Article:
June Ambrose on Being Hip Hop's Style Architect
The gem, the myth, the legend June Ambrose took time to talk about her career and enterprising attitude at this year's Black Fashion Designers Symposium— where an interview with Carly Cushnie and Michelle Ochs of Cushnie et Ochs quickly turned into commentary filled with inspiration and history lessons we didn't know we needed.
June Ambrose is praised as the first Black stylist to break away from the finance world to pursue a career at MCA Records styling artists like Missy Elliott, Sean "Diddy" Combs, and Jay-Z. She says that when she started styling she had one goal: get MTV to play Black music. She wanted to shift the perspectives of how others viewed people who had no money, so instead of making them look like the struggling narratives of their music, she put them in big shiny suits and platinum watches. Not only did she pioneer the aesthetics for visual representations of what it meant to be hood rich, but it inevitably had an appeal that mainstream platforms could not deny.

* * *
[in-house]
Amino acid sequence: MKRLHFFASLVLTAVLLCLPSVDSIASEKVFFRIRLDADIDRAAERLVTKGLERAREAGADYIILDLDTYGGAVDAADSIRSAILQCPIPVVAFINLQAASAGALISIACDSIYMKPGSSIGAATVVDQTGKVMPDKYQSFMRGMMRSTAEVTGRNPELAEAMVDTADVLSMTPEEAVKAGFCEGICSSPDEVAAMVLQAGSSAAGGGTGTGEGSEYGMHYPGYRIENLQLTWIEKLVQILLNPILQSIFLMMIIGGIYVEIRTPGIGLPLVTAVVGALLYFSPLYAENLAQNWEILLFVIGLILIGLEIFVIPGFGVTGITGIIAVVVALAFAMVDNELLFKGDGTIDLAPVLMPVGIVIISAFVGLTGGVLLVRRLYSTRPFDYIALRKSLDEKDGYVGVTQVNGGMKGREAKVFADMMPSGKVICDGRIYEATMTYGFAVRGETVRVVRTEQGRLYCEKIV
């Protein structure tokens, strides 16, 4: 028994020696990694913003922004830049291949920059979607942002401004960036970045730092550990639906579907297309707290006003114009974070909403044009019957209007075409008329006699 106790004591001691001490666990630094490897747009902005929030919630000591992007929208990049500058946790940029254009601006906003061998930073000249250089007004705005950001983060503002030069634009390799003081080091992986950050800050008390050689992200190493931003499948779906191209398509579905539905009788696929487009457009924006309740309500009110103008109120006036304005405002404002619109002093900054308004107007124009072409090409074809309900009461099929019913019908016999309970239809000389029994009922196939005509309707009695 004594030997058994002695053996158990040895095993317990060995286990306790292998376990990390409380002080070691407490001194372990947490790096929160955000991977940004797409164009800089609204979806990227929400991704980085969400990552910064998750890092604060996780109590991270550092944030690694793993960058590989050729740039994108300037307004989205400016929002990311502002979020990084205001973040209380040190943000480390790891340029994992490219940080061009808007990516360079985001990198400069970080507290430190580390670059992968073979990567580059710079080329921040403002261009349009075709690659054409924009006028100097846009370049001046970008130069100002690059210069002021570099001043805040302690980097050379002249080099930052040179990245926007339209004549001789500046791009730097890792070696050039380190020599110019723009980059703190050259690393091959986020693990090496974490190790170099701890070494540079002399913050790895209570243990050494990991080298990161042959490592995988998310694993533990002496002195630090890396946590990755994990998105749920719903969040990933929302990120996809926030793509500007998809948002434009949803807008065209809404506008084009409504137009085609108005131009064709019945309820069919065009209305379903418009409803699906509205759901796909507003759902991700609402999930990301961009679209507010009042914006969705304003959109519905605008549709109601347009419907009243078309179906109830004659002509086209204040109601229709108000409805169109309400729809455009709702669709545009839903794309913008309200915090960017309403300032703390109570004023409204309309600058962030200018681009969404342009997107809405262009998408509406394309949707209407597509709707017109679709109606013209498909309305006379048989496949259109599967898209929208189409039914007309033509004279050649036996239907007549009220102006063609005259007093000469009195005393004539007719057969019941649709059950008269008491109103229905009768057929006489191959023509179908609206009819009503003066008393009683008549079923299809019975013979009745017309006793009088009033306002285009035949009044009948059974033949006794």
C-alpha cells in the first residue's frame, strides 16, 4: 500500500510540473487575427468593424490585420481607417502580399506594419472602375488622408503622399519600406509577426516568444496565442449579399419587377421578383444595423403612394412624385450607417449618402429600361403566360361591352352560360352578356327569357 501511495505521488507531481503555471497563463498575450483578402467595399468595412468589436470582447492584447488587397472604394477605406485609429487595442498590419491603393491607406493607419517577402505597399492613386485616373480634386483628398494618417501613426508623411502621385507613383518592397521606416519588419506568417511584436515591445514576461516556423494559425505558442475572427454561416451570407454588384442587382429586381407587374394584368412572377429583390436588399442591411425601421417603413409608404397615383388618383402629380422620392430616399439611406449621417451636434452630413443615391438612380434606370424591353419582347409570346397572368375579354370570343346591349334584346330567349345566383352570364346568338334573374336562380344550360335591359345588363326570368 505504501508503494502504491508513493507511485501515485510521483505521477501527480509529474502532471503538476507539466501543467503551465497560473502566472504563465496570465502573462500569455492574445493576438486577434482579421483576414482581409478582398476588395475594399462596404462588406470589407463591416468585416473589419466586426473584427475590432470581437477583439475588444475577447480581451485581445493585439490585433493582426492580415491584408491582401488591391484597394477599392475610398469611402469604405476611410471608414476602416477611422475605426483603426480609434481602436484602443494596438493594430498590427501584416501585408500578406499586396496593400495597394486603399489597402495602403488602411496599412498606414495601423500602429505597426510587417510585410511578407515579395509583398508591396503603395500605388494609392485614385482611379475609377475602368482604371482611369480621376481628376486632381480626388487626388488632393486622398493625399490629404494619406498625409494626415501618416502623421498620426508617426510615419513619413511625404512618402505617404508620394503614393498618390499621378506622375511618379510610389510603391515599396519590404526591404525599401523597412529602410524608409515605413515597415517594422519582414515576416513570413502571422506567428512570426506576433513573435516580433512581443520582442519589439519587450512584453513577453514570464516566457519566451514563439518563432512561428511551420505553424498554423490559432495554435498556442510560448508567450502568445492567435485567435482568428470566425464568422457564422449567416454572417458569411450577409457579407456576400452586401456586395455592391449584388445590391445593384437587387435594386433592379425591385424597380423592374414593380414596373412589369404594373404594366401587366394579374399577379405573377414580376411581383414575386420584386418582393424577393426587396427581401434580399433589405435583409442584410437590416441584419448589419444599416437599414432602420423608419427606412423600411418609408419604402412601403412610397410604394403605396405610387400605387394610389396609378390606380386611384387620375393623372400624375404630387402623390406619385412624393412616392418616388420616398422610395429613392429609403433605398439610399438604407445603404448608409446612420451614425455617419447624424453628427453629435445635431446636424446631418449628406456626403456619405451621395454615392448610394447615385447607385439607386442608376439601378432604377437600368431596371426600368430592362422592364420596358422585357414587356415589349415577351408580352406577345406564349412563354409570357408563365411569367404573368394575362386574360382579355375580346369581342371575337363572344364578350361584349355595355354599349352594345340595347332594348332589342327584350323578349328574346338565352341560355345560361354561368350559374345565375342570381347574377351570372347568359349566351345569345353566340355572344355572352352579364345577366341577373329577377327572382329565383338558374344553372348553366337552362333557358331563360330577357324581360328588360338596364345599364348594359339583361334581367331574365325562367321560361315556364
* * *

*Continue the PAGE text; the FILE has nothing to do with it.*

In the fashion industry, many designers lend samples to celebrities for productions (Sorry to ruin this for you, but your favorite influencers don't always own the clothing they post about online). Ambrose states that she was shut out of showrooms by many designers because they didn't want "thugs" in their clothing. Due to this realization, Ambrose became a costume designer in the sense that she was forced to create the vision behind what artists would look like. Instead of pulling clothing straight from the runway as most stylists do today, she had to think outside of the box. In fact, Missy Elliott's inflatable patent leather suit in the Supa Dupa Fly video involved Ambrose in the backdrop peddling a bicycle to keep it inflated.
Her mantra is Find the Money. If you do something well, or believe that you can enhance a brand's identity— it is important that you make yourself seen. Since the Adidas tracksuit became the official uniform for every Missy Elliott video during the Under Construction era, Ambrose successfully pitched an endorsement deal for the artist. She identified the greatest opportunity for the brand since RUN DMC dropped "My Adidas" in 1986 and led Missy Elliott right into a sneaker deal in 2005. If there are 3 career lessons to be learned from June Ambrose it's:
1). Never be afraid to change your career path
2). Set clear and concise goals
3). Identify your assets and use them to generate revenue